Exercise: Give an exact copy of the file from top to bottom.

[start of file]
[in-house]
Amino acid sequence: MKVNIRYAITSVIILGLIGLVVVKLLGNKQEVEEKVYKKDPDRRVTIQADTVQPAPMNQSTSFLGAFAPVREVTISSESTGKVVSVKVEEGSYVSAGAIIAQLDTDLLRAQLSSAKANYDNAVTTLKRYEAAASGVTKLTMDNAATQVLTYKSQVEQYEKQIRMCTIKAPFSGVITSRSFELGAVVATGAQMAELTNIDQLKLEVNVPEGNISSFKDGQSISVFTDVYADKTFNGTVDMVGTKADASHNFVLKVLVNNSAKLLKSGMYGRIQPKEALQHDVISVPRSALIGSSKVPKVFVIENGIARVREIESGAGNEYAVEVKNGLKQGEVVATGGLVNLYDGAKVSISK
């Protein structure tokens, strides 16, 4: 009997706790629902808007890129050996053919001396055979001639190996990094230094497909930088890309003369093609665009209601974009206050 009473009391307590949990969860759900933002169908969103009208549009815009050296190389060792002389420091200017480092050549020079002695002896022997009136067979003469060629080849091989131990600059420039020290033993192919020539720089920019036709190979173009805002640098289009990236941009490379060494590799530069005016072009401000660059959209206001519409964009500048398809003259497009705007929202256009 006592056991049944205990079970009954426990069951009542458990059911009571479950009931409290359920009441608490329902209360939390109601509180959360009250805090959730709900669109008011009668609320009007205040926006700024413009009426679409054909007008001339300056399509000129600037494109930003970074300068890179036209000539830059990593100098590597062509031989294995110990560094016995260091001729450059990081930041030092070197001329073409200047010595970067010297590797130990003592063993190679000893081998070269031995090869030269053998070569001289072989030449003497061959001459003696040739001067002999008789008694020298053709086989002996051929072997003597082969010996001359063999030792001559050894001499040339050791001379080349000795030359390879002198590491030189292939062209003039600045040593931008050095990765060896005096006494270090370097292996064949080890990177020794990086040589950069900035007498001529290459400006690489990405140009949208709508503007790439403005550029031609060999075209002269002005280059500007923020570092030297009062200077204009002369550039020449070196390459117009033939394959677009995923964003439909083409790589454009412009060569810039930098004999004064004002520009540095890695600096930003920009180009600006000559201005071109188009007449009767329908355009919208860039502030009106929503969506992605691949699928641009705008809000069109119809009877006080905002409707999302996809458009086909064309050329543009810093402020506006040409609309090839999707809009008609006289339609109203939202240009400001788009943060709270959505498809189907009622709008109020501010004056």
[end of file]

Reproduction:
[in-house]
Amino acid sequence: MKVNIRYAITSVIILGLIGLVVVKLLGNKQEVEEKVYKKDPDRRVTIQADTVQPAPMNQSTSFLGAFAPVREVTISSESTGKVVSVKVEEGSYVSAGAIIAQLDTDLLRAQLSSAKANYDNAVTTLKRYEAAASGVTKLTMDNAATQVLTYKSQVEQYEKQIRMCTIKAPFSGVITSRSFELGAVVATGAQMAELTNIDQLKLEVNVPEGNISSFKDGQSISVFTDVYADKTFNGTVDMVGTKADASHNFVLKVLVNNSAKLLKSGMYGRIQPKEALQHDVISVPRSALIGSSKVPKVFVIENGIARVREIESGAGNEYAVEVKNGLKQGEVVATGGLVNLYDGAKVSISK
């Protein structure tokens, strides 16, 4: 009997706790629902808007890129050996053919001396055979001639190996990094230094497909930088890309003369093609665009209601974009206050 009473009391307590949990969860759900933002169908969103009208549009815009050296190389060792002389420091200017480092050549020079002695002896022997009136067979003469060629080849091989131990600059420039020290033993192919020539720089920019036709190979173009805002640098289009990236941009490379060494590799530069005016072009401000660059959209206001519409964009500048398809003259497009705007929202256009 006592056991049944205990079970009954426990069951009542458990059911009571479950009931409290359920009441608490329902209360939390109601509180959360009250805090959730709900669109008011009668609320009007205040926006700024413009009426679409054909007008001339300056399509000129600037494109930003970074300068890179036209000539830059990593100098590597062509031989294995110990560094016995260091001729450059990081930041030092070197001329073409200047010595970067010297590797130990003592063993190679000893081998070269031995090869030269053998070569001289072989030449003497061959001459003696040739001067002999008789008694020298053709086989002996051929072997003597082969010996001359063999030792001559050894001499040339050791001379080349000795030359390879002198590491030189292939062209003039600045040593931008050095990765060896005096006494270090370097292996064949080890990177020794990086040589950069900035007498001529290459400006690489990405140009949208709508503007790439403005550029031609060999075209002269002005280059500007923020570092030297009062200077204009002369550039020449070196390459117009033939394959677009995923964003439909083409790589454009412009060569810039930098004999004064004002520009540095890695600096930003920009180009600006000559201005071109188009007449009767329908355009919208860039502030009106929503969506992605691949699928641009705008809000069109119809009877006080905002409707999302996809458009086909064309050329543009810093402020506006040409609309090839999707809009008609006289339609109203939202240009400001788009943060709270959505498809189907009622709008109020501010004056």